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Introduction

Joe Harper        Page         14/06/2007

Trios and Extensions of Trios

Aim:

My aim is to study the topic of trios and work on from that, to discover patterns and links. I will study trios using permutations as I believe these to have the most regularity and a much easier sequence to work with.

I am going to investigate how many trios there are for the number 5. Once I have worked this out, I will work out how many trios there are for the number 6; then for the number 7 and so on. I will then try to make a connection between the above numbers and come up with a formula which can be used to work out a trio.

I will then explore further into this question, by investigating ‘quartets’, ‘quintets’, ‘sextet’ etc.

What is a trio?

A trio is a set of 3 numbers greater than zero, that when added together make another number. For example, 1 + 2 + 2 = 5, also 2 + 1 + 2 = 5.

TRIOS:

I will, first of all, investigate the number of trios there are for the number 5:

Trios for 5:

1        2        2

2        1        2

2        2        1

1        1        3

1        3        1

3        1        1

Trios for 6:

2        2        2

3        2        1

3        1        2

2        1        3

2        3        1 4        1        1

1        4        1

1        1        4

1        2        3

1        3        2

Trios for 7: 3        2        2                        5        1        1

2        3        2                        1        5        1

2        2        3                        1        1        5

1        2        4                        1        3        3

1        4        2                        3        1        3

2        4        1                        3        3        1

2        1        4

4        2        1

4        1        2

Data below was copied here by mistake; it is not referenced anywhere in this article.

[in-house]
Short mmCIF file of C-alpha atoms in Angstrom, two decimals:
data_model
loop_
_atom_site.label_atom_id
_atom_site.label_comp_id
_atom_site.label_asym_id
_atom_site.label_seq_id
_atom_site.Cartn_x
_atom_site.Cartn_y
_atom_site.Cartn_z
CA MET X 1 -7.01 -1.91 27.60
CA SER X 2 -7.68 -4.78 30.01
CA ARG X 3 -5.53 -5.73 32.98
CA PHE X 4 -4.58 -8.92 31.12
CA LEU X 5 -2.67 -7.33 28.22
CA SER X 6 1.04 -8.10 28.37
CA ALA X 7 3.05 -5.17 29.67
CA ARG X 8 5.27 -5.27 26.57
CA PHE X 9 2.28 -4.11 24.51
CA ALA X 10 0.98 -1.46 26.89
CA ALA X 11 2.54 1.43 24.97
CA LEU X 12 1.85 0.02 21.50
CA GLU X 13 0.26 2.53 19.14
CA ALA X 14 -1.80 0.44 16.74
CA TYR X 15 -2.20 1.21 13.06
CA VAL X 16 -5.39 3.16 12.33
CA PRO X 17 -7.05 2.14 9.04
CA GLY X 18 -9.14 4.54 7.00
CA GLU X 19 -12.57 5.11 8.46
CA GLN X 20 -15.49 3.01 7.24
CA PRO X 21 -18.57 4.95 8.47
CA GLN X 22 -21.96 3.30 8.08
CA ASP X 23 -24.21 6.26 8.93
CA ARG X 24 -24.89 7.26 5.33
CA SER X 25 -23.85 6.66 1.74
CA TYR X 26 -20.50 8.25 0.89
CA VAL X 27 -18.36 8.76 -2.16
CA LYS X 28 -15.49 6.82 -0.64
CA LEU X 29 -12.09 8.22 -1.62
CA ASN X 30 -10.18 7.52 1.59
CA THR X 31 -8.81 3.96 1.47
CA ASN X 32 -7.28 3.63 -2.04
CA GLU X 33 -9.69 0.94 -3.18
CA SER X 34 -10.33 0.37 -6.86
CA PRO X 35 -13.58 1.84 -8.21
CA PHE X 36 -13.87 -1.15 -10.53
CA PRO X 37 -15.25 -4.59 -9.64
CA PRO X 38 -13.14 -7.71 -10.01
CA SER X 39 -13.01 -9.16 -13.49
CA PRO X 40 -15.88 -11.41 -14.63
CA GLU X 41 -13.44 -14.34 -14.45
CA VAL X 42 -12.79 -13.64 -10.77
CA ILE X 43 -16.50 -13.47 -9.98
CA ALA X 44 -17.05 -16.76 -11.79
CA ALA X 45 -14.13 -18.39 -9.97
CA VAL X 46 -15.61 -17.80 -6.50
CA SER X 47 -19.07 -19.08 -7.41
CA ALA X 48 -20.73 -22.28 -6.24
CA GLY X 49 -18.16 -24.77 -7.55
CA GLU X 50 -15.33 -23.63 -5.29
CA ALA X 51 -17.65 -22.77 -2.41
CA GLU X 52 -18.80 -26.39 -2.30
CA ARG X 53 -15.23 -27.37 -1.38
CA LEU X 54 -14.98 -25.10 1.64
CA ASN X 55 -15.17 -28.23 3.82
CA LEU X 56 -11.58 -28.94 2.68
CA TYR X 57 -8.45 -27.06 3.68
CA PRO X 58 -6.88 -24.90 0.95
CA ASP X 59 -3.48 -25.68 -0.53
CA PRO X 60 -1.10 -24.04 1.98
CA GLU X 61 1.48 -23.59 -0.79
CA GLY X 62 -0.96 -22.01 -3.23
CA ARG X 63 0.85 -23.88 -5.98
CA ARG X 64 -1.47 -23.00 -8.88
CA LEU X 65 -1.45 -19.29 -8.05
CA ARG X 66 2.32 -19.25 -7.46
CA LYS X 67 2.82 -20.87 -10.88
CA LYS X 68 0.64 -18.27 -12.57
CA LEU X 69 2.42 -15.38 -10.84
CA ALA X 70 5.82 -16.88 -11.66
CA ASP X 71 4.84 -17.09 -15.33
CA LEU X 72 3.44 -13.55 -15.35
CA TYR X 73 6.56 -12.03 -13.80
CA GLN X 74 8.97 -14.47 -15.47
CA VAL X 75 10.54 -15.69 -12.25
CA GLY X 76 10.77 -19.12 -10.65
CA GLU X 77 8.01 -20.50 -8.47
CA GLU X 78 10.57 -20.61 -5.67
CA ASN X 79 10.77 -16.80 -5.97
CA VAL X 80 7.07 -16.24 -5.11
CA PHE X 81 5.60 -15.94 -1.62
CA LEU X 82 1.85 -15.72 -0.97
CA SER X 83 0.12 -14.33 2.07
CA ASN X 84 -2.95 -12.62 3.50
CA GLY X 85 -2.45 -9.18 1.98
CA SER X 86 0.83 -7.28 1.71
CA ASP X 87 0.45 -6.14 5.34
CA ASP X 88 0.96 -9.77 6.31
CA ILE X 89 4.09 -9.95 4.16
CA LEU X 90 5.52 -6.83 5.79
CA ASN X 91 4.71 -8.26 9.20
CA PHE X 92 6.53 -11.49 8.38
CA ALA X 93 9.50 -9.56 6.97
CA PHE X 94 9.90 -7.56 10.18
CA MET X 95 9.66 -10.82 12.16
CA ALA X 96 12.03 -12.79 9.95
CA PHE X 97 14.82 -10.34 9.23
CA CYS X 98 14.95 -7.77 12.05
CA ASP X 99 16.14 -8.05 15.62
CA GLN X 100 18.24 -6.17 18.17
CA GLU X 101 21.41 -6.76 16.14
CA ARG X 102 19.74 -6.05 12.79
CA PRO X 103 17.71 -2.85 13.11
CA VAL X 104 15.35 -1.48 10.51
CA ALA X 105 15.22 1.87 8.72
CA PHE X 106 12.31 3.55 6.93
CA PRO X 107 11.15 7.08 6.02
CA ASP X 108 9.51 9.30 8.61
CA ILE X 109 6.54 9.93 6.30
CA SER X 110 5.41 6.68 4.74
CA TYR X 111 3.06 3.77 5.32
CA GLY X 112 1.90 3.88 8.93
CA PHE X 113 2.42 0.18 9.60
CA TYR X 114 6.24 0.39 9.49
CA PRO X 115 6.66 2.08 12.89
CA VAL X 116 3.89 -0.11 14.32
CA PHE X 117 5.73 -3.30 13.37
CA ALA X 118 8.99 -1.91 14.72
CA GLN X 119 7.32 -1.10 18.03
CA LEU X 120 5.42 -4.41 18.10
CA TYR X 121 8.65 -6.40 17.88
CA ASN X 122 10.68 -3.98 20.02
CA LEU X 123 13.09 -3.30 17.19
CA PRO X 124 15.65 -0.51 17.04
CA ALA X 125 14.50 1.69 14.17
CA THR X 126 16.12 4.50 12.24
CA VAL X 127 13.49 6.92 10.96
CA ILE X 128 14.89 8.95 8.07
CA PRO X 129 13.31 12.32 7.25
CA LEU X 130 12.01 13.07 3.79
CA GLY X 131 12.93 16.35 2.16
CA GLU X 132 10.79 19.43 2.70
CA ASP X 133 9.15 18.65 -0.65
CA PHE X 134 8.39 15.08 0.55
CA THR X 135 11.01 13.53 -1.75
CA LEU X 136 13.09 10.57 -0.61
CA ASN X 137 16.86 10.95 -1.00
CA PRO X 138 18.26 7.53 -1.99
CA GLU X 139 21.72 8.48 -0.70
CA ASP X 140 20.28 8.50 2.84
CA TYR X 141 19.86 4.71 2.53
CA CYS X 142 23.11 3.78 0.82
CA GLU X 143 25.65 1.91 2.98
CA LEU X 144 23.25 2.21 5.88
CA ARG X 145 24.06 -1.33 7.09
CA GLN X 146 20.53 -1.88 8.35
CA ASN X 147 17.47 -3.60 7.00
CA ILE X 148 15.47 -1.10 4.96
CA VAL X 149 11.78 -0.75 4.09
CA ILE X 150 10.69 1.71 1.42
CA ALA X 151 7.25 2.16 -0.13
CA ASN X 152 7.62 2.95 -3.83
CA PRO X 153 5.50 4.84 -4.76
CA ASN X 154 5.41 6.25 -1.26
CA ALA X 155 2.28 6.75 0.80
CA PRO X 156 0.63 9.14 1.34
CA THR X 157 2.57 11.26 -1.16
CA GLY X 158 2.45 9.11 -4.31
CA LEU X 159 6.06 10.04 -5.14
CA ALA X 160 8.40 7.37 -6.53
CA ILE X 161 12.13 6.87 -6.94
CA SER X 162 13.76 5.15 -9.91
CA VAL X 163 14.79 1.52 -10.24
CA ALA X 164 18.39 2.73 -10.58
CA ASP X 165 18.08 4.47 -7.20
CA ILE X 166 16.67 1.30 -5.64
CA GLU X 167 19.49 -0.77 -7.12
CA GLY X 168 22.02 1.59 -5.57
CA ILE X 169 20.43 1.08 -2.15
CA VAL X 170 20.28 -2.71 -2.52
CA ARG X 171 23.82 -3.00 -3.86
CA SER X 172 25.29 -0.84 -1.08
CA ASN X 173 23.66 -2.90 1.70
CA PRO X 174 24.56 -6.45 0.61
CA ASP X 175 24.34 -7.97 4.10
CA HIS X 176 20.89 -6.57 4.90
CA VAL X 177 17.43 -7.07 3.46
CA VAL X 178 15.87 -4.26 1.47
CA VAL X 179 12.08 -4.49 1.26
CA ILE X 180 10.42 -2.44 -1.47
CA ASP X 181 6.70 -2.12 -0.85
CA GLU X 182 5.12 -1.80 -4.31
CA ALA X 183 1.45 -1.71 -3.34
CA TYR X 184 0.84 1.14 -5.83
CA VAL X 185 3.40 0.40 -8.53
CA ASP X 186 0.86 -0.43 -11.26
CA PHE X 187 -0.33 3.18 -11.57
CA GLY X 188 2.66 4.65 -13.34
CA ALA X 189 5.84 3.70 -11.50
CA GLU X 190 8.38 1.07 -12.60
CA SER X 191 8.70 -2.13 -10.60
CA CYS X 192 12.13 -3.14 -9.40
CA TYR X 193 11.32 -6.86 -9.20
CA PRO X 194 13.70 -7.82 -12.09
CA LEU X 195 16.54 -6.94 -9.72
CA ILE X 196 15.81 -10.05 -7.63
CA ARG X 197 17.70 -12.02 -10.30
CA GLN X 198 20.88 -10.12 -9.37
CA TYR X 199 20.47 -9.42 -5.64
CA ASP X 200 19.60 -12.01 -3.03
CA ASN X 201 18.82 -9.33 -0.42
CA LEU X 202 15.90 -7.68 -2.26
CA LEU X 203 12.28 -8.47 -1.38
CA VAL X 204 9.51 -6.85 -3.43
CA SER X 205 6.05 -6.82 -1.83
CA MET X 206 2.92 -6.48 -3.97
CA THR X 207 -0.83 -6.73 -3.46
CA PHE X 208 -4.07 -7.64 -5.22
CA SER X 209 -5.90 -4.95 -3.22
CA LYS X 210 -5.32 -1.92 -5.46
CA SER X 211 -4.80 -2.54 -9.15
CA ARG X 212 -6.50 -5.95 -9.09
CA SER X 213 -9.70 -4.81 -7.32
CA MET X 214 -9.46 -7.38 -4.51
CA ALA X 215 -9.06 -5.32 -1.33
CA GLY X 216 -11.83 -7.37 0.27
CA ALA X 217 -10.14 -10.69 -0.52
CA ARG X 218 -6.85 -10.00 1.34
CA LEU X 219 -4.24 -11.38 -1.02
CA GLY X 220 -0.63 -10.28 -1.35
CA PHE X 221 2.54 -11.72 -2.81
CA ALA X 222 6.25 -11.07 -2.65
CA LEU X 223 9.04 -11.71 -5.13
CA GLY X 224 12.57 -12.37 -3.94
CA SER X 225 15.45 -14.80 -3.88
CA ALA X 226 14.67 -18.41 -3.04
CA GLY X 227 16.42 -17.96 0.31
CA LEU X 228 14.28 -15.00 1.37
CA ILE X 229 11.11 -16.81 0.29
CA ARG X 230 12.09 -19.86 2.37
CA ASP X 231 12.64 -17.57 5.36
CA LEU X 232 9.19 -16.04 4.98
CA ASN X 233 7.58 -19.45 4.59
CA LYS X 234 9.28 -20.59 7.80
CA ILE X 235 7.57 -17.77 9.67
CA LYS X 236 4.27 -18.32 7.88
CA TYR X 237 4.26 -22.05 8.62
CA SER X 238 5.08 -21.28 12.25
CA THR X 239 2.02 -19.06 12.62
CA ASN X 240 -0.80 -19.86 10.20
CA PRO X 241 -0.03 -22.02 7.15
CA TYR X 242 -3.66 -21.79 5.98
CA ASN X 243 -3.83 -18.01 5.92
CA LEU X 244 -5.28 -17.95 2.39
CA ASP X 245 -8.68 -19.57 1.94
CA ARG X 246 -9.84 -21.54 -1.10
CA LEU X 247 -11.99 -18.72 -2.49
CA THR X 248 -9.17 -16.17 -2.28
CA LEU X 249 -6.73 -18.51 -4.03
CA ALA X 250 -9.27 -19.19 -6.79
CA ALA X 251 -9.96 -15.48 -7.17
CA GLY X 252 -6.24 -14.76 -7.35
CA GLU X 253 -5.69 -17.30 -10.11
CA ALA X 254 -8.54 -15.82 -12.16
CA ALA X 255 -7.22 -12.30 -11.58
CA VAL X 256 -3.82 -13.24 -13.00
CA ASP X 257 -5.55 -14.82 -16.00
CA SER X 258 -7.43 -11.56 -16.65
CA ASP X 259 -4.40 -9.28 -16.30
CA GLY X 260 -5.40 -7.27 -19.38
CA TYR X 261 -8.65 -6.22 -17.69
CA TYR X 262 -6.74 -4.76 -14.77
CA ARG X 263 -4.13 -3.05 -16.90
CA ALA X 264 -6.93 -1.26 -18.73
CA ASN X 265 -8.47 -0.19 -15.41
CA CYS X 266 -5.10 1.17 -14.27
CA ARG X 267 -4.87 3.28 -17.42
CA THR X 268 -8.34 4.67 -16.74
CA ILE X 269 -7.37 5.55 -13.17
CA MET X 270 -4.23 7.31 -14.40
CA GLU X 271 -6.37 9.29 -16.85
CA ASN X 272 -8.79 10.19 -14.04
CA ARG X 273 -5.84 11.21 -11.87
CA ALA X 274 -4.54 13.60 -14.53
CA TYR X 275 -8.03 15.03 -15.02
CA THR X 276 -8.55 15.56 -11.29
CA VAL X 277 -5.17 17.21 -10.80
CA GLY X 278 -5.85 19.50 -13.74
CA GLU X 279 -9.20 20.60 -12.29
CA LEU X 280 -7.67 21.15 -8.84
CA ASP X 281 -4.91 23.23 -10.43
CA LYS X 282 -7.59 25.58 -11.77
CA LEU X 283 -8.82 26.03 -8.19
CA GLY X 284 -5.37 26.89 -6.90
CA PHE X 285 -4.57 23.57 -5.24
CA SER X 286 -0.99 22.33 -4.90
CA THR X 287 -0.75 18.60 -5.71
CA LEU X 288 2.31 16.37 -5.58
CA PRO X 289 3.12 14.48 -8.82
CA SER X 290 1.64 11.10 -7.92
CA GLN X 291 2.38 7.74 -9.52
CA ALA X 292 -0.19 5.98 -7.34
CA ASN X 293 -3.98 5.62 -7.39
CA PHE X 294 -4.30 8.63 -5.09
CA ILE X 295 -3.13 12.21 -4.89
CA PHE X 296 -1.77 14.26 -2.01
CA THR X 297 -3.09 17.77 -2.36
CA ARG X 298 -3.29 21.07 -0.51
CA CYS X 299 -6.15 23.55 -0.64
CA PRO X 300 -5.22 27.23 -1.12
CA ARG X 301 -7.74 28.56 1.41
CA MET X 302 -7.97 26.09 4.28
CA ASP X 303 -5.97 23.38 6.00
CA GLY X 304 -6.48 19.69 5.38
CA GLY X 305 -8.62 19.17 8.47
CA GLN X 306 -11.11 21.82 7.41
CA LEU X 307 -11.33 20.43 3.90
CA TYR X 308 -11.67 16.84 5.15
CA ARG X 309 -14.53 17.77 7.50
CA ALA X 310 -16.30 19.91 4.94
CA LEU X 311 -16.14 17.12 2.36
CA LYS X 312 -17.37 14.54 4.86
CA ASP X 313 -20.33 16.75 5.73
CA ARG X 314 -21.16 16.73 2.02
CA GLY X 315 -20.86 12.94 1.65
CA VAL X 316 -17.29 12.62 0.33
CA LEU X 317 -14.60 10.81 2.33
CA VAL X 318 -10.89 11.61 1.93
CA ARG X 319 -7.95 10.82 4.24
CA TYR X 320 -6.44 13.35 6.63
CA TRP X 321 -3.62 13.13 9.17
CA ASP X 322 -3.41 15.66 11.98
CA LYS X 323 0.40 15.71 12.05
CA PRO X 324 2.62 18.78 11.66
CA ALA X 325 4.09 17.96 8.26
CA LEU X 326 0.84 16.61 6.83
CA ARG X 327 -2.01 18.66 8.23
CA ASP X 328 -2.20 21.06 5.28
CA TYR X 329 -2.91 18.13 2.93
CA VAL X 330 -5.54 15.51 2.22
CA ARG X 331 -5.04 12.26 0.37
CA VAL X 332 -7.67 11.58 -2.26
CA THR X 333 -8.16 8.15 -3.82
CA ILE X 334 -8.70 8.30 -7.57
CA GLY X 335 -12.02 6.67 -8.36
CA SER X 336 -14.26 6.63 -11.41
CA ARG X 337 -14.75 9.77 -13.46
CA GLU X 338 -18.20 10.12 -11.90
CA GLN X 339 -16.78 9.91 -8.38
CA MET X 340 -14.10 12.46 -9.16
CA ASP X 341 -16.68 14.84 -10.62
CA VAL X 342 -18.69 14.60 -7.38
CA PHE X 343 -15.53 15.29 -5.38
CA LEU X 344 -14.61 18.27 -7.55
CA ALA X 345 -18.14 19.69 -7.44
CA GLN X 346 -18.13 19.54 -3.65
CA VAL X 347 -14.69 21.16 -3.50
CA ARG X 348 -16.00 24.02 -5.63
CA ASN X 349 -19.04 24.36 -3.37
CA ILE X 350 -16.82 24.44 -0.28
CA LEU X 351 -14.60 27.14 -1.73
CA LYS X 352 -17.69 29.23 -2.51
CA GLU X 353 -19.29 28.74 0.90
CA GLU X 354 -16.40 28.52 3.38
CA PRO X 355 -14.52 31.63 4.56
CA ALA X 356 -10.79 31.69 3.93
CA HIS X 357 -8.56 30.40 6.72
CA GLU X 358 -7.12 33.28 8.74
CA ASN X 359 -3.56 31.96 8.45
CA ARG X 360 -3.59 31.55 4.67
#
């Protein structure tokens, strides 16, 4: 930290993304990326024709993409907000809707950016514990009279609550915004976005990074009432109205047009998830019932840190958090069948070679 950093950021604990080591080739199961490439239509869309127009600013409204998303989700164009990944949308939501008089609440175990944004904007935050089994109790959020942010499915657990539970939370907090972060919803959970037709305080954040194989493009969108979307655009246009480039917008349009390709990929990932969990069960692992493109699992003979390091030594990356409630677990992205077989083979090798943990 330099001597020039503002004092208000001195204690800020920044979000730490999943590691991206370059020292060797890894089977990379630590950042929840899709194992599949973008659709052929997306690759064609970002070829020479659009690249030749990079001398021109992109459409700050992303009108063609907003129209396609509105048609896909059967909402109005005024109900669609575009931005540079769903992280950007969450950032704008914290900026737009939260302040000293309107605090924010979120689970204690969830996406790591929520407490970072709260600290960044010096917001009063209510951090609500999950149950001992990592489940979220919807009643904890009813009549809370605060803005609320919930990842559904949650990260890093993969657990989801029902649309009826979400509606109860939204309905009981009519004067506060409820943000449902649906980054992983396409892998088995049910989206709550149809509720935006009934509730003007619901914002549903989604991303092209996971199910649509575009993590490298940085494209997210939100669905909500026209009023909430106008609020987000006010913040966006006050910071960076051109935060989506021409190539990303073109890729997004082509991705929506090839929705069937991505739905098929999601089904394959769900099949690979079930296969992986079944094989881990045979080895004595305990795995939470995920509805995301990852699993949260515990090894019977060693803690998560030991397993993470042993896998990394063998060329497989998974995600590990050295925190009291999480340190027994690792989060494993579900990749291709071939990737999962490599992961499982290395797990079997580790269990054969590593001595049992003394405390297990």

Middle

The total number of cans in this model is 15; hence it is a triangular number. The next triangular number is 21 which is achieved by adding 6 cans to the bottom of the above model, and the next triangular number is made by adding 7 onto that.

The formula for a triangular number is:

Since the number of trios for a certain number is always triangular, I can adapt the formula for triangular numbers to come up with a formula for trios. That formula is: (n-1)(n-2)

2

I will now test this formula:

How many trios for the number 7?

(7-1)(7-2) 6 x 5 = 30                30 / 2 = 15

This proves that my formula works! I know this because I know that 15 is a triangular number and I also know that it is true that there are 15 trios for 7 because I have worked it out on page 1.

Now that I have proven my formula for trios, I can progress and work out the formula for ‘quartets’.

QUARTETS:

I will first of all investigate how many quartets there are for the number 5:

Quartets for 5:

2        1        1        1

1        2        1        1

1        1        2        1

1        1        1        2

Quartet for 6:

2        2        1        1

2        1        2        1

2        1        1        2